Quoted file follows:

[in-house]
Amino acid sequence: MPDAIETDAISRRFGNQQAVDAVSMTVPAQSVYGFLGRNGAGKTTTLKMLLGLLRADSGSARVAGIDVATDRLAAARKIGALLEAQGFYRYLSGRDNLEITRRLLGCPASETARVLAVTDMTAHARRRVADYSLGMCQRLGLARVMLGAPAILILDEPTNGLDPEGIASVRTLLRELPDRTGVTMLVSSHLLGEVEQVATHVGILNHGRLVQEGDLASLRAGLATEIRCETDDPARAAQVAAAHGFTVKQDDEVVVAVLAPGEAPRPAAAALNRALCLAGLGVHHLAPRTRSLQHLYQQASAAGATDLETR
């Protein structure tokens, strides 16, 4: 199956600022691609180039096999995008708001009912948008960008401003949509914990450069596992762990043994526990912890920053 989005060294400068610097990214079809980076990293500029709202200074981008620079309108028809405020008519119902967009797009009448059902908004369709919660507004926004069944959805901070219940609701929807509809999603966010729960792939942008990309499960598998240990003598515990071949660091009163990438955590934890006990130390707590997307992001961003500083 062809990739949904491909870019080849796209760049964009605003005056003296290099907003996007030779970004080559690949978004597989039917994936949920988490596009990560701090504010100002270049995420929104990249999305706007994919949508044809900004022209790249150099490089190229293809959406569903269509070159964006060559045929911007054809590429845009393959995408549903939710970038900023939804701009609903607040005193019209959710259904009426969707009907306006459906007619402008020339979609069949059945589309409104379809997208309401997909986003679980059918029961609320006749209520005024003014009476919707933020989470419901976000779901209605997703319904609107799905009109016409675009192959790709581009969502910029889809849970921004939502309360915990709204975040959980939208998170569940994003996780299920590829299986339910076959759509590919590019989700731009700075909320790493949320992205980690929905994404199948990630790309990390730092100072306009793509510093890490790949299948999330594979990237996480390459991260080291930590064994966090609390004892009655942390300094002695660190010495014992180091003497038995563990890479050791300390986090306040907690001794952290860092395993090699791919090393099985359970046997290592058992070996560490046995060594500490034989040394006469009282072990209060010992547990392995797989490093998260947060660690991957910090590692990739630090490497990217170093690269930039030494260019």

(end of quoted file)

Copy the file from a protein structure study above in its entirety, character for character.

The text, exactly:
[in-house]
Amino acid sequence: MPDAIETDAISRRFGNQQAVDAVSMTVPAQSVYGFLGRNGAGKTTTLKMLLGLLRADSGSARVAGIDVATDRLAAARKIGALLEAQGFYRYLSGRDNLEITRRLLGCPASETARVLAVTDMTAHARRRVADYSLGMCQRLGLARVMLGAPAILILDEPTNGLDPEGIASVRTLLRELPDRTGVTMLVSSHLLGEVEQVATHVGILNHGRLVQEGDLASLRAGLATEIRCETDDPARAAQVAAAHGFTVKQDDEVVVAVLAPGEAPRPAAAALNRALCLAGLGVHHLAPRTRSLQHLYQQASAAGATDLETR
């Protein structure tokens, strides 16, 4: 199956600022691609180039096999995008708001009912948008960008401003949509914990450069596992762990043994526990912890920053 989005060294400068610097990214079809980076990293500029709202200074981008620079309108028809405020008519119902967009797009009448059902908004369709919660507004926004069944959805901070219940609701929807509809999603966010729960792939942008990309499960598998240990003598515990071949660091009163990438955590934890006990130390707590997307992001961003500083 062809990739949904491909870019080849796209760049964009605003005056003296290099907003996007030779970004080559690949978004597989039917994936949920988490596009990560701090504010100002270049995420929104990249999305706007994919949508044809900004022209790249150099490089190229293809959406569903269509070159964006060559045929911007054809590429845009393959995408549903939710970038900023939804701009609903607040005193019209959710259904009426969707009907306006459906007619402008020339979609069949059945589309409104379809997208309401997909986003679980059918029961609320006749209520005024003014009476919707933020989470419901976000779901209605997703319904609107799905009109016409675009192959790709581009969502910029889809849970921004939502309360915990709204975040959980939208998170569940994003996780299920590829299986339910076959759509590919590019989700731009700075909320790493949320992205980690929905994404199948990630790309990390730092100072306009793509510093890490790949299948999330594979990237996480390459991260080291930590064994966090609390004892009655942390300094002695660190010495014992180091003497038995563990890479050791300390986090306040907690001794952290860092395993090699791919090393099985359970046997290592058992070996560490046995060594500490034989040394006469009282072990209060010992547990392995797989490093998260947060660690991957910090590692990739630090490497990217170093690269930039030494260019």